the pleadings. Id. On that date, Battle filed a
Third Amended Complaint without a motion for leave to amend
(in violation of this Court's Local Rules), and the
Clerk's Office marked it “filed in error.”
ECF No. 63. The next day, Battle filed a Motion for Leave to
File a Third Amended Complaint, along with a proposed amended
complaint, but again failed to attach a redlined version as
the Local Rules require; again, the Clerk's Office marked
it “filed in error.” ECF Nos. 64, 64-1. Finally,
on February 3, 2017, eleven days after the deadline set in
the Scheduling Order, Battle filed a Motion for Leave to File
a Third Amended Complaint, along with a proposed amended
complaint and a redlined version. ECF Nos. 65, 65-1, 65-2.
That motion was struck for failure to comply with the Case
Management Order's requirement that parties file a
pre-motion conference request in letter format before filing
a substantive motion. ECF No. 67. Accordingly, Battle's
repeated filings in violation of this court's Case
Management Order and the Local Rules of this Court resulted
in his Third Amended Complaint being stricken. By the time
Battle managed to file an appropriate motion, the deadline
for amendment of pleadings in the Scheduling Order had
a conference call with regard to the motion, I accepted the
motion as filed and permitted the parties to brief it in
letter format, which they have done. ECF Nos. 68, 69, 70. The
motion now is ripe, and a hearing is not necessary.
See Loc. R. 105.6.
proposed Third Amended Complaint, true to form, Battle
“incorporates the allegations in his Second Amended
Complaint by reference, ” Third Am. Comp. 1; as noted,
the Second Amended Complaint in turn incorporated the
original Complaint. Like the Second Amended Complaint, this
latest iteration includes counts for racial discrimination,
gender discrimination, retaliation and harassment for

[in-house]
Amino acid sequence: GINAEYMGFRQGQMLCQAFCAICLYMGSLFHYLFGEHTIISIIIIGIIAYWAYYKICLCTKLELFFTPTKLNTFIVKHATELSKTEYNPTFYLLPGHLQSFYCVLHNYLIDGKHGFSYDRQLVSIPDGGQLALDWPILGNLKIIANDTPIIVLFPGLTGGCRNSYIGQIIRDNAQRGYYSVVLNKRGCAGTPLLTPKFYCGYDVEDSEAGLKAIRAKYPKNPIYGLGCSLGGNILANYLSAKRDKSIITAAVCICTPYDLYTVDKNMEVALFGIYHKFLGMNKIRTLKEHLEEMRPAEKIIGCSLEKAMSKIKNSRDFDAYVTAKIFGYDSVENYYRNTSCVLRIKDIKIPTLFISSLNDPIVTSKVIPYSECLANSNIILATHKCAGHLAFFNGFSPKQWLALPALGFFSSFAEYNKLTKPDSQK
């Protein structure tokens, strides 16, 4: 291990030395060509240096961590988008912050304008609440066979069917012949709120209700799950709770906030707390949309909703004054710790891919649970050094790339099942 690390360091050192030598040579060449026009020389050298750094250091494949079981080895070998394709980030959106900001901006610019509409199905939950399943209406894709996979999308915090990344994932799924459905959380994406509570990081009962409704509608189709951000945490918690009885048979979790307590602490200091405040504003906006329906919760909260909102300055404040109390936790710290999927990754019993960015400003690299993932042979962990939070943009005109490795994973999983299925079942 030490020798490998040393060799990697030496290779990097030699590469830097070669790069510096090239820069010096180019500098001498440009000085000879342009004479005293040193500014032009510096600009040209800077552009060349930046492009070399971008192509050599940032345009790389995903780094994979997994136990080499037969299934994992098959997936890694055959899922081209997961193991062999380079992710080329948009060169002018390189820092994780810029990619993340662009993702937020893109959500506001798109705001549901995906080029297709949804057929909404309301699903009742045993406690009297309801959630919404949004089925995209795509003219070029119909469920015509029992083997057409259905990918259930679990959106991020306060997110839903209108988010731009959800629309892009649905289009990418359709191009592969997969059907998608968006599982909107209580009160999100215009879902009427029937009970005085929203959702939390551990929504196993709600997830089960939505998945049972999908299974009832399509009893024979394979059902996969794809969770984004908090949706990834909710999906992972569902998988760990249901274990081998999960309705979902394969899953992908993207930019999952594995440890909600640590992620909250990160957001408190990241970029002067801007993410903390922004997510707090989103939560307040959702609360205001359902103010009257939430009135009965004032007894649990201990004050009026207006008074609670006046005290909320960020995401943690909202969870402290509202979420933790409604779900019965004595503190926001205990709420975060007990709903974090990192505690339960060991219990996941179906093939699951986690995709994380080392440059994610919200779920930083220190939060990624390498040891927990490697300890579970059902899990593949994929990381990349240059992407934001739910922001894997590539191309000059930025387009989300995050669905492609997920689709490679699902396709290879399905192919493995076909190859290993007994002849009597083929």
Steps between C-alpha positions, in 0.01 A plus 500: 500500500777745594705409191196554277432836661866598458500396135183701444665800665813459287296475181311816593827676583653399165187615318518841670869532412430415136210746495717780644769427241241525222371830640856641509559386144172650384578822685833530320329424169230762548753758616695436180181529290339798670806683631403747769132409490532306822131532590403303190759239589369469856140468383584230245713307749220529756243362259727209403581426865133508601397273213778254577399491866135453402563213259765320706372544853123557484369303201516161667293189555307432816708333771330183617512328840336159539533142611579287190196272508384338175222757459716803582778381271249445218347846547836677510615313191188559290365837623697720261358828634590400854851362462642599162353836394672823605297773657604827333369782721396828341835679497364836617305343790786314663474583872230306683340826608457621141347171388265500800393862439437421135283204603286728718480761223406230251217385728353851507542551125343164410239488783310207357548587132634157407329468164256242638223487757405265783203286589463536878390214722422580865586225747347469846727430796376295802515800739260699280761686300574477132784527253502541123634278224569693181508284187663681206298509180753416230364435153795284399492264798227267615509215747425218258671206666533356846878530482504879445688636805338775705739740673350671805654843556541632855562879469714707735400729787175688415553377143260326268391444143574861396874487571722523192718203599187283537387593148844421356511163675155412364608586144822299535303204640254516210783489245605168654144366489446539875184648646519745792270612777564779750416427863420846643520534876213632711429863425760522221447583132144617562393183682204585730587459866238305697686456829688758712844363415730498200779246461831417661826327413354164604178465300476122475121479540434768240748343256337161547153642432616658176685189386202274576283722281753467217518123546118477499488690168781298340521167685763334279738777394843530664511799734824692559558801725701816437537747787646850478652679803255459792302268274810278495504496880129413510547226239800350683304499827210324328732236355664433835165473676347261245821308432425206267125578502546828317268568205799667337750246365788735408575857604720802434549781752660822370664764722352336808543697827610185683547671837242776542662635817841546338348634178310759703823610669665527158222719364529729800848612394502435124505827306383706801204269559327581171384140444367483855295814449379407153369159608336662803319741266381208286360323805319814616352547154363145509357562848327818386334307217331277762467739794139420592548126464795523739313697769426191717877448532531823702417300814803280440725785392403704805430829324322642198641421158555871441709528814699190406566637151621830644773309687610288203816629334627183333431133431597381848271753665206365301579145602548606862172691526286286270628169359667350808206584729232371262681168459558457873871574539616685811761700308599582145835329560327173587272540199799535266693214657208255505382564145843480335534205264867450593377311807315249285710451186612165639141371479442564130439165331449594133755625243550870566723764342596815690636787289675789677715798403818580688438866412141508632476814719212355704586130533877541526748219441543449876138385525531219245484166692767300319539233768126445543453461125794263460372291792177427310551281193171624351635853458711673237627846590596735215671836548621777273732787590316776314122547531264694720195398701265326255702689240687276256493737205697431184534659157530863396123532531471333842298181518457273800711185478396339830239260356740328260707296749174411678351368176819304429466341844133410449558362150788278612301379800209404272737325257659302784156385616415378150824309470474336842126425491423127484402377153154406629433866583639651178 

engaging in protected activities, hostile work environment,
and disability discrimination, even though I already have
dismissed all but the retaliation claim from the Second
Amended Complaint. And, despite the guidance I provided with
regard to complying with Rule 8 in drafting a complaint, in
amending one paragraph of the Third Amended Complaint, Battle
catalogs “Defendant's discriminatory conduct”
in a thirty-six line sentence. Id. ¶ 5. This
one paragraph continues for three pages and hardly can be
considered a “short and plain statement.”
to grant a motion for leave to amend is within this
Court's discretion. Foman v. Davis, 371 U.S.
178, 182 (1962). Rule 15(a)(2) typically provides the
standard for whether to grant a motion for leave to amend
that a plaintiff files more than twenty-one days after
defendants file a responsive pleading or motion to dismiss.
See id.; Fed.R.Civ.P. 15(a)(2). When the plaintiff
moves to amend after the deadline established in the
scheduling order for doing so, however, Rule 16(b)(4) becomes
the starting point in the Court's analysis. CBX
Techs., Inc. v. GCC Techs., LLC, No. JKB-10-2112, 2012
WL 3038639, at *3 (D. Md. July 24, 2012). Thus, “once
the scheduling order's deadline for amendment of the
pleadings has passed, a moving party first must satisfy the
good cause standard of Rule 16(b); if the moving party
satisfies Rule 16(b), the movant then must pass the tests for
amendment under [Rule] 15(a).'” Id.
(quoting Odyssey Travel Ctr., Inc. v. RO Cruises,
Inc., 262 F.Supp.2d 618, 631 (D. Md. 2003)); see
Nourison Rug Corp. v. Parvizian, 535 F.3d 295, 298 (4th
cause” means that scheduling deadlines cannot be met
despite a party's diligent efforts.' . . .
Carelessness is not compatible with a finding of diligence
and offers no reason for a grant of relief.” CBX
Techs., Inc., 2012 WL 3038639, at *4 (quoting
Potomac Elec. Power Co. v. Elec. Motor Supply, Inc.,
190 F.R.D. 372, 375 (D. Md. 1999) (citation omitted)). The
Court focuses “less . . . on the substance of the
proposed amendment and more . . . [on] the timeliness of the
motion to amend ‘and the reasons for its tardy
submission.'” Id. (quoting Rassoull v.
Maximus, Inc., 209 F.R.D. 372, 373-74 (D. Md. 2002)).
This is because “[a] court's scheduling order
‘is not a frivolous piece of paper, idly entered, which
can be cavalierly disregarded by counsel without
peril.'” Id. (quoting Potomac Elec.
Power Co., 190 F.R.D. at 376 (citation and quotation
marks omitted)). Specifically, the Court considers whether
the moving party acted in good faith, the length of the delay
and its effects, and whether the delay will prejudice the
non-moving party. Tawwaab v. Va. Linen Serv., Inc.,
729 F.Supp.2d 757, 768-69 (D. Md. 2010). When “at least
some of the evidence needed for a plaintiff to prove his or
her claim did not come to light until after the amendment
deadline, ” a plaintiff ...